Lyell B. Clay Artists in Residence Joanna Kurkowicz and Doris Stevenson’s “Mystical Voices of Eastern Europe” faculty recital on Saturday night in Brooks-Rogers Auditorium was a knockout.
Kurkowicz introduced the recital as highlighting an ongoing project in which she has been playing pieces by 20th- and 21st-century Eastern European composers. The link between the works, Kurkowicz said, was a “sense of reflection, sadness and drama.” And she was right — Kurkowicz captivated the audience with her rich sound, which evoked an ungraspable, poignant frustration. The program was impressively long, with Stevenson accompanying Kurkowicz on piano for three out of the eight pieces, and the quality did not flag one bit.
The recital started with Aram Khachaturian’s “Adagio,” from his ballet Gayane. There was a paradox in how Kurkowicz performed the piece — “Adagio” is simple, unadorned, with a single melody line, yet her sound immediately filled the concert hall, conveying an unbelievably bare sense of emptiness.
Kurkowicz kept the audience on its toes, however — following up the slow, sad Khachaturian with Hanna Kulenty’s Still Life with the Violin, which was the aural equivalent of a high-speed chase. Even Brooks-Rogers’ amplification system couldn’t keep up with Kurkowicz’s command of successive runs. The piece was a short, tightly contained burst of energy. Its urgency was only intensified by Kurkowicz’s sharp ponticello, playing close to the bridge, which gave it a guttural, raspy sound.
The next two pieces in the recital, T’filah (Prayer) by Lera Auerbach and Postludium by Valentin Silvestrov, were introduced together by Kurkowicz. The former pointedly remembers the Holocaust, while the latter is a hollow remembrance of the mood, of something past. Kurkowicz began T’filah with a full-bodied, mid-range phrase that soon gave way to a short segment filled with uneasy, bouncing spiccato. Her pause and transition into Postludium was seamless; the Auerbach and Silvestrov were excellently paired, culminating in an aural peace of sorts. Kurkowicz punctuated Postludium’s gliding scales with simultaneous plucking of the strings. Using the full length of her bow on select phrases gave the piece a robust texture.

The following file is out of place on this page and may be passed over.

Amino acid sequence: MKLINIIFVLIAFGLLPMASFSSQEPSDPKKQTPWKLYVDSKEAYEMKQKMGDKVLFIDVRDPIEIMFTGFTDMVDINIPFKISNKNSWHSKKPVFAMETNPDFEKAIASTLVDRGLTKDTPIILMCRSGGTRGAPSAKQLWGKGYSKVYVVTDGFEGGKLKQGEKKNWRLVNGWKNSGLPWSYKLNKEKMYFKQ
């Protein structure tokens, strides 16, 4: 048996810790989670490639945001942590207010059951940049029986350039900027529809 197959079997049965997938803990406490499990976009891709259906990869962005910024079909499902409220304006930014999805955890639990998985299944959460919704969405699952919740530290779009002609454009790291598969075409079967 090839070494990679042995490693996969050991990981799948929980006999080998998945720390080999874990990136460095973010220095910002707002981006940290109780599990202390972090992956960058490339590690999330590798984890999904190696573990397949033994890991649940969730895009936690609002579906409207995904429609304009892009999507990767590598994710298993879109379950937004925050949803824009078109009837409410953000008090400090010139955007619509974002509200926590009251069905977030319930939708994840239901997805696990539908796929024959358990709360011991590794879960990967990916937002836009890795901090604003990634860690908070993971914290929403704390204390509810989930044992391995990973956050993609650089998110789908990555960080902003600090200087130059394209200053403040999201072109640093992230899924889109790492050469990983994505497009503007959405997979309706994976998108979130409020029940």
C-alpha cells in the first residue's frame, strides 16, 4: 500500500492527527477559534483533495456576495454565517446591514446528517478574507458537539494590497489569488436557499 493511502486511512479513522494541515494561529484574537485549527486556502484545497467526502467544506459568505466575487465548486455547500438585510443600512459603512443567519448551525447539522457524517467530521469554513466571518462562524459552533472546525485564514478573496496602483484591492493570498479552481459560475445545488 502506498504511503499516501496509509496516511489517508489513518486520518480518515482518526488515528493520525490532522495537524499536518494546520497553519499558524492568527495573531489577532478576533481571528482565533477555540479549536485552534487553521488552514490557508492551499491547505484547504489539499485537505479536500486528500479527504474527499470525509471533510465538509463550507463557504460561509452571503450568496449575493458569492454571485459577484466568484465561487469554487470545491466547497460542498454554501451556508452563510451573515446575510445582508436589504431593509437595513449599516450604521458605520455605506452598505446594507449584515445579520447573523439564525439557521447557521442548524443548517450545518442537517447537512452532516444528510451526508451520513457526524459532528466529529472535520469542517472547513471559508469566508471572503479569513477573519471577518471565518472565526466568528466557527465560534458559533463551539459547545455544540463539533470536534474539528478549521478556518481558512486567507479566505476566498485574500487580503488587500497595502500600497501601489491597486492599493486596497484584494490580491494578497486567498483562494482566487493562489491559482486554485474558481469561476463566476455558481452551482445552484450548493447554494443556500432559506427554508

Stevenson joined Kurkowicz for their performance of Karol Syzmanowski’s Dancer on the Tightrope. True to the piece’s name, Kurkowicz barely brushed the strings of the violin to give it a quick, cutting sound full of tension. Stevenson played on the piano wire itself — a haunting, reverberating variation of 20th century avant-garde composer John Cage’s prepared piano, in which he placed objects on or between its strings to alter the sound. In the phrases where Kurkowicz and Stevenson came together, their sound seemed to flood the auditorium and wash over the audience. Kurkowicz’s sound throughout Dancer was quiet but pronounced, wispy, ghostly — as if she was creating space between her playing and the notes, almost pushing the sound of her playing to the background.
Kurkowicz and Stevenson closed their recital with a rendition Sergei Prokofiev’s Sonata No. 2 in D Major, which was full of play and seemed to bend the rules of classical order, making for a majestic, evocative work. In the “Moderato” movement, Stevenson’s piano accompaniment provided a vigorous background to Kurkowicz’s sharp sound, which was simultaneously absorbed by and reflected off by the piano. If the mood in “Moderato” was reminiscent of a rainy day, the last movement, “Allegro con brio,” completely subsumed it, finishing the performance with a sense of triumphant, soaring wholeness. Ending on Prokofiev seemed to be a deliberate choice, and a good one at that — Kurkokwicz and Stevenson came to such a resounding, uplifting end that one can only imagine and hope to hear the rest of the works in Kurkowicz’s project covering Eastern European music.